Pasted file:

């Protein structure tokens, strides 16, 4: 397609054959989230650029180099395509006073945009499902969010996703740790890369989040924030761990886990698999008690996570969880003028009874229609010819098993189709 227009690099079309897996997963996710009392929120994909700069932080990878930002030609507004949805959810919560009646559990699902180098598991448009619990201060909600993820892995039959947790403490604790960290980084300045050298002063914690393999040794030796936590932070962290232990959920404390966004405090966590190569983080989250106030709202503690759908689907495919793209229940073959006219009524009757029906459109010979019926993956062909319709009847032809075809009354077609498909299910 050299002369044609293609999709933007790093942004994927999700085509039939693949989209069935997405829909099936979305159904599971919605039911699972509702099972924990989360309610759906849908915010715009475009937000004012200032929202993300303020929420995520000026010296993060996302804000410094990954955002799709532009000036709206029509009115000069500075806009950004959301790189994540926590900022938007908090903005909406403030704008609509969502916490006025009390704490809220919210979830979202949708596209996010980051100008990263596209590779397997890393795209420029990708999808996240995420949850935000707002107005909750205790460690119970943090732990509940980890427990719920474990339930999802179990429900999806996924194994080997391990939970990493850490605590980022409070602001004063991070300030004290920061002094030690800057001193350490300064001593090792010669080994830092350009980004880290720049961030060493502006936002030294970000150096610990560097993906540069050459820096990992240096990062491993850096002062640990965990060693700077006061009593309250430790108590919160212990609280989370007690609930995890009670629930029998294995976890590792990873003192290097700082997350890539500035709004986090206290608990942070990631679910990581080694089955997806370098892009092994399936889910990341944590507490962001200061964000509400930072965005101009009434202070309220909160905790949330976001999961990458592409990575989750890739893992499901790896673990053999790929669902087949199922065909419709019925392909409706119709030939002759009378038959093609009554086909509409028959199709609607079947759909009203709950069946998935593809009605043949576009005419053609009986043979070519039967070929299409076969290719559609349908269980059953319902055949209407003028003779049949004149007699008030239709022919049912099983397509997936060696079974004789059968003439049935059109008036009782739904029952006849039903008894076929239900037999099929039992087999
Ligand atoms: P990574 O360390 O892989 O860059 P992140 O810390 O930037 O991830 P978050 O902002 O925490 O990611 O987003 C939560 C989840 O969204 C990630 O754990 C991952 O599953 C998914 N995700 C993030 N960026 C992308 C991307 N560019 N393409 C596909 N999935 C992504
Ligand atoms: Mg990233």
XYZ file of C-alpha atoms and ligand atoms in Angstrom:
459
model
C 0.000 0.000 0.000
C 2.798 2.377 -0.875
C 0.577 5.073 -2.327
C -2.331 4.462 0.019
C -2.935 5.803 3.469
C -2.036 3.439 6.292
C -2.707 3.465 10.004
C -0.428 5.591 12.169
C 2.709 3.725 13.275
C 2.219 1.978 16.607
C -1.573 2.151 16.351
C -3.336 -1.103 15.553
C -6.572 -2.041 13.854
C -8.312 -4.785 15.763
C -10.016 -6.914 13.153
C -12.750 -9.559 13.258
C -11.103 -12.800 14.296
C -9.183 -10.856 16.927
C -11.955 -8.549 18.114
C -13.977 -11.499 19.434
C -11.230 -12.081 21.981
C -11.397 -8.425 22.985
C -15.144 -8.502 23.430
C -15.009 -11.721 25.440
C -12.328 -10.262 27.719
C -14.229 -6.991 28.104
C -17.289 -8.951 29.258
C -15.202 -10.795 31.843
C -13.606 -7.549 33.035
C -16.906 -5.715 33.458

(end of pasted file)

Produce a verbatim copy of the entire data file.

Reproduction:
């Protein structure tokens, strides 16, 4: 397609054959989230650029180099395509006073945009499902969010996703740790890369989040924030761990886990698999008690996570969880003028009874229609010819098993189709 227009690099079309897996997963996710009392929120994909700069932080990878930002030609507004949805959810919560009646559990699902180098598991448009619990201060909600993820892995039959947790403490604790960290980084300045050298002063914690393999040794030796936590932070962290232990959920404390966004405090966590190569983080989250106030709202503690759908689907495919793209229940073959006219009524009757029906459109010979019926993956062909319709009847032809075809009354077609498909299910 050299002369044609293609999709933007790093942004994927999700085509039939693949989209069935997405829909099936979305159904599971919605039911699972509702099972924990989360309610759906849908915010715009475009937000004012200032929202993300303020929420995520000026010296993060996302804000410094990954955002799709532009000036709206029509009115000069500075806009950004959301790189994540926590900022938007908090903005909406403030704008609509969502916490006025009390704490809220919210979830979202949708596209996010980051100008990263596209590779397997890393795209420029990708999808996240995420949850935000707002107005909750205790460690119970943090732990509940980890427990719920474990339930999802179990429900999806996924194994080997391990939970990493850490605590980022409070602001004063991070300030004290920061002094030690800057001193350490300064001593090792010669080994830092350009980004880290720049961030060493502006936002030294970000150096610990560097993906540069050459820096990992240096990062491993850096002062640990965990060693700077006061009593309250430790108590919160212990609280989370007690609930995890009670629930029998294995976890590792990873003192290097700082997350890539500035709004986090206290608990942070990631679910990581080694089955997806370098892009092994399936889910990341944590507490962001200061964000509400930072965005101009009434202070309220909160905790949330976001999961990458592409990575989750890739893992499901790896673990053999790929669902087949199922065909419709019925392909409706119709030939002759009378038959093609009554086909509409028959199709609607079947759909009203709950069946998935593809009605043949576009005419053609009986043979070519039967070929299409076969290719559609349908269980059953319902055949209407003028003779049949004149007699008030239709022919049912099983397509997936060696079974004789059968003439049935059109008036009782739904029952006849039903008894076929239900037999099929039992087999
Ligand atoms: P990574 O360390 O892989 O860059 P992140 O810390 O930037 O991830 P978050 O902002 O925490 O990611 O987003 C939560 C989840 O969204 C990630 O754990 C991952 O599953 C998914 N995700 C993030 N960026 C992308 C991307 N560019 N393409 C596909 N999935 C992504
Ligand atoms: Mg990233």
XYZ file of C-alpha atoms and ligand atoms in Angstrom:
459
model
C 0.000 0.000 0.000
C 2.798 2.377 -0.875
C 0.577 5.073 -2.327
C -2.331 4.462 0.019
C -2.935 5.803 3.469
C -2.036 3.439 6.292
C -2.707 3.465 10.004
C -0.428 5.591 12.169
C 2.709 3.725 13.275
C 2.219 1.978 16.607
C -1.573 2.151 16.351
C -3.336 -1.103 15.553
C -6.572 -2.041 13.854
C -8.312 -4.785 15.763
C -10.016 -6.914 13.153
C -12.750 -9.559 13.258
C -11.103 -12.800 14.296
C -9.183 -10.856 16.927
C -11.955 -8.549 18.114
C -13.977 -11.499 19.434
C -11.230 -12.081 21.981
C -11.397 -8.425 22.985
C -15.144 -8.502 23.430
C -15.009 -11.721 25.440
C -12.328 -10.262 27.719
C -14.229 -6.991 28.104
C -17.289 -8.951 29.258
C -15.202 -10.795 31.843
C -13.606 -7.549 33.035
C -16.906 -5.715 33.458